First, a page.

And that was the end for us, so the final score was 5-2.  Am I annoyed that we couldn’t have done more with the bases loaded? Absolutely.  But a win is a win no matter how you get it, and we should at least be thankful for that.  We can be thankful for Ellsbury firmly finding his stride at the plate again, even though it’s a little late, and we can be thankful for contributing to keeping the Rays out of October.  In our position, we’ve got to find silver linings somewhere.

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Honestly, it doesn’t get much more infuriating than that.  I’m just going to jump right in because it’s really tough to deal with it all.

Cook pitched decently.  He only lasted five innings, and he gave up three runs on seven hits while walking none and striking out two.  He went one-two-three in the first and second, and gave up a double in the third.  He gave up a solo shot to lead off the fourth followed by a single and then a two-run home run.  Following  two quick outs, he gave up a single, and then a fielding error put another runner on, but the inning ended there.  He allowed a single in the fifth and a double to lead off the sixth, at which point he was replaced by Hill, who was replaced by Aceves after three batters.

Meanwhile, we reduced our deficit from three runs to two; in the bottom of the fourth, Pedroia doubled with one out and scored on a single by Loney.

Aceves came out for the seventh and gave up a single followed by a two-run home run of his own, which made the score 5-1.  Two outs later, he gave up a double and was replaced by Carpenter, who ended the inning.  In the bottom of the seventh, we made another dent in the score.  Ross began the inning by striking out, but then Salty and Nava hit back-to-back doubles.  The Yanks sent out their third pitcher of the inning, and then Salty scored on a groundout by Gomez and Nava scored on a double by Aviles.  5-3.

Carpenter handled the eighth without incident baseball-wise but with incident drama-wise; when Bobby V. came out to the mound and Aceves saw Carpenter coming in, he walked to the other side of the mound to avoid Bobby V. when he left the field.  In terms of the bottom of the inning, we failed to score.  But it was not without further drama.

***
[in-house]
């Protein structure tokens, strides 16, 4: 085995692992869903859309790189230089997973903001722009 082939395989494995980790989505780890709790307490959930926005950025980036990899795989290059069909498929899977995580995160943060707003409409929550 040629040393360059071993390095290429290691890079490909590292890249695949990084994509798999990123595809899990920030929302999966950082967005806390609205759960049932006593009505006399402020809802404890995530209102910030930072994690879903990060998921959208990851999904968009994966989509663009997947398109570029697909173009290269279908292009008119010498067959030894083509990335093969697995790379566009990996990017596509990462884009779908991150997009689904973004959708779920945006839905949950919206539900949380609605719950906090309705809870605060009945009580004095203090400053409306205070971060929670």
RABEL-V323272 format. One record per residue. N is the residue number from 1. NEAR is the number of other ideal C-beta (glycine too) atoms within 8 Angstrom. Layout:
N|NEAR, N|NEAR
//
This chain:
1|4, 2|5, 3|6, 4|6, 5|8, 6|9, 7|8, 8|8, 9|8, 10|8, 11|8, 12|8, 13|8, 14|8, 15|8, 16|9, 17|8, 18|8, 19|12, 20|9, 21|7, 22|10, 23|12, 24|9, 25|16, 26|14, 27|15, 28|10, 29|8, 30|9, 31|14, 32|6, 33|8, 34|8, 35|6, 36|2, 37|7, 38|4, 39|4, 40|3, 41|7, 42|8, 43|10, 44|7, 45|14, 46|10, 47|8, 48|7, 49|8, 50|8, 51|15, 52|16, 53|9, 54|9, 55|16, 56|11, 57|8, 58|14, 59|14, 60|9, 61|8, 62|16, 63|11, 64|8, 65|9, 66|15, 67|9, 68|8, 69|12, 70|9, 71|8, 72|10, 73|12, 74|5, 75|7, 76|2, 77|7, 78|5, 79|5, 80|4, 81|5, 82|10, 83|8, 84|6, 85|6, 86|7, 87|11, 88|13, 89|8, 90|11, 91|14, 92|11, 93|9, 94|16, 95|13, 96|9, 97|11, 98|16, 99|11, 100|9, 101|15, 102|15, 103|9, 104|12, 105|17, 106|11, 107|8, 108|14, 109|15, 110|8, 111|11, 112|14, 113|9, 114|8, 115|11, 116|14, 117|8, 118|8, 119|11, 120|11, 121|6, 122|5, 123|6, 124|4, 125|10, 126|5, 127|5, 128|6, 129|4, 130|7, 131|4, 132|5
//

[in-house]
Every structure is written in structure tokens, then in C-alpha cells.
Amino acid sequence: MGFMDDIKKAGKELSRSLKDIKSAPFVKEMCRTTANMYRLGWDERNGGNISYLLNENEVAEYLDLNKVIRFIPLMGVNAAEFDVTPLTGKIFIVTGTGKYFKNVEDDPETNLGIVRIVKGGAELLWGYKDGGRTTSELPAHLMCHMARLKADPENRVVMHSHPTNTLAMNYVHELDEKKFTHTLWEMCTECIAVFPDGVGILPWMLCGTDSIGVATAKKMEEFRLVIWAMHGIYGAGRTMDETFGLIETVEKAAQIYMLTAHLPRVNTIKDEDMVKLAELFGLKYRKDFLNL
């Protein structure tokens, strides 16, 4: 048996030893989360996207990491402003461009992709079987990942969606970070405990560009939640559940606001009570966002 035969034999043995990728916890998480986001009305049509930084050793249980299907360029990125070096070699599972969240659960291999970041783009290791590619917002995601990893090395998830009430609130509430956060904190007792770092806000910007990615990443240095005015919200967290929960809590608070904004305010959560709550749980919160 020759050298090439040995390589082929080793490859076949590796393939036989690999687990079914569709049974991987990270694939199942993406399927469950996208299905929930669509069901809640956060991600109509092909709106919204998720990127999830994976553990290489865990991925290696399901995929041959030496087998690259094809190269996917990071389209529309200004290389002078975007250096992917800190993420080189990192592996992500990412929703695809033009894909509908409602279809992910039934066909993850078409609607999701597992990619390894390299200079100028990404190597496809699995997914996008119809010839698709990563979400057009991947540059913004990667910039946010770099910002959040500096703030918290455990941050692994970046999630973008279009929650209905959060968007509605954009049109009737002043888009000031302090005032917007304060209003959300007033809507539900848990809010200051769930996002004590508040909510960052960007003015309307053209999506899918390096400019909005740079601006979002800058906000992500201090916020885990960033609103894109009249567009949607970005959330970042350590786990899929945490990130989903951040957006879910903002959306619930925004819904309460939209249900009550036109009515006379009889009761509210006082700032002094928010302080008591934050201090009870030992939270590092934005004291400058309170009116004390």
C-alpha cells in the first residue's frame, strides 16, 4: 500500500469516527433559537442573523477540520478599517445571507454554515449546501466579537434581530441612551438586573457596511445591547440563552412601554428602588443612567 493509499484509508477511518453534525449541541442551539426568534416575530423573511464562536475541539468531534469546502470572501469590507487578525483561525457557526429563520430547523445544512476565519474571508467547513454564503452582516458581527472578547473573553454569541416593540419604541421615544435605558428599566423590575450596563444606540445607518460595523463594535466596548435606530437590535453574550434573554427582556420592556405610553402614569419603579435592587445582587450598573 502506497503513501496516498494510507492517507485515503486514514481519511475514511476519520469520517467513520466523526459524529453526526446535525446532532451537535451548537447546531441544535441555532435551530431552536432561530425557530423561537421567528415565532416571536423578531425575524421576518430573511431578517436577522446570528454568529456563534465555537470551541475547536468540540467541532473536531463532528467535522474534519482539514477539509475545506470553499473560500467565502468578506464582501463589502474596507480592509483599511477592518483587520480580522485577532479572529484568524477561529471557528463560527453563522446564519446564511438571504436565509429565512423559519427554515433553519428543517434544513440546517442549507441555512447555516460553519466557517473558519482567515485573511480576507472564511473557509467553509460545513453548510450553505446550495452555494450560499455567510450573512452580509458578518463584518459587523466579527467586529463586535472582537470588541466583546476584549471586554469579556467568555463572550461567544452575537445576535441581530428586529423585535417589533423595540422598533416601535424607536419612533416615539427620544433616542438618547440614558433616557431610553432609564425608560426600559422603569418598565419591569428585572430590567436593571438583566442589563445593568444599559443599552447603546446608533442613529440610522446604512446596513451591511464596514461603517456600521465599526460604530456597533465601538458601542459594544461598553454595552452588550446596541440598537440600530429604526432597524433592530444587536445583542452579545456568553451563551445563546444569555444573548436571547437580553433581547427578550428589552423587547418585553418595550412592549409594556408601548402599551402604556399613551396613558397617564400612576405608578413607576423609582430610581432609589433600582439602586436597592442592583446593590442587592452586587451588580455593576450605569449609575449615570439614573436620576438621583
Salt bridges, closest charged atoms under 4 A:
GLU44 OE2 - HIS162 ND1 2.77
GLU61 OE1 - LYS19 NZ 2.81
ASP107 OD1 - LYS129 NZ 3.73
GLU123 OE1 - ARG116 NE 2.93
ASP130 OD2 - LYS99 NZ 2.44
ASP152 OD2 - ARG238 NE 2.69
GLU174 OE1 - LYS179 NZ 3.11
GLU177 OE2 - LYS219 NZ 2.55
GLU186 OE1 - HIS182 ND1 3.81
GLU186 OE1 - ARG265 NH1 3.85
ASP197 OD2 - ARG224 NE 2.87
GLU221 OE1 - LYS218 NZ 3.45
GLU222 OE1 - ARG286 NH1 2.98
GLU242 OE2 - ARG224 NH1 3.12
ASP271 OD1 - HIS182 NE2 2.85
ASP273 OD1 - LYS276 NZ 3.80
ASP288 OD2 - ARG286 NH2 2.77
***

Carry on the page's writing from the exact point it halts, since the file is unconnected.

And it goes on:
Ross ended the inning on a called strike; the at-bat featured seven pitches, all but one of them sliders, and the count had been full.  Ross and everyone else who had a pair of decently functioning eyes could see that that last supposed strike was actually a ball because it was low, and he let home plate umpire Alfonso Marquez know it immediately. So Marquez rejected him; it was only the second rejection in Ross’s career.  Several minutes later, Bobby V., who had separated Ross and Marquez, went back out there to have a talk with him that obviously got heated pretty quickly and was ejected for the sixth time this year, which sets the record for the most single-season ejections by any manager we’ve ever had in our long, illustrious history.  And at some point even third base coach Jerry Royster was ejected for some reason, so bench coach Tim Bogar was managing and coaching third at the same time at the end of it all.  The whole situation was just absurd and could have been neatly avoided had Marquez just done his job and saw reality.

Anyway, Miller and Padilla teamed up to shut out the Yanks in the top of the ninth, and the stage was set for another possible walkoff.  Salty’s leadoff at-bat was exactly the kind of at-bat you hope for most in those situations.  The count was full and he got an eighty-three mile-per-hour slide as his sixth pitch.  He’s a big guy, and he unleashed his formidable power on it and sent it out of the park to right field for a solo shot that only he could have powered out of the park.  We were now one run away with nobody out, and between Salty having made it look so easy and our last-minute heroics of the previous night, we were daring to believe that we could potentially pull it off again.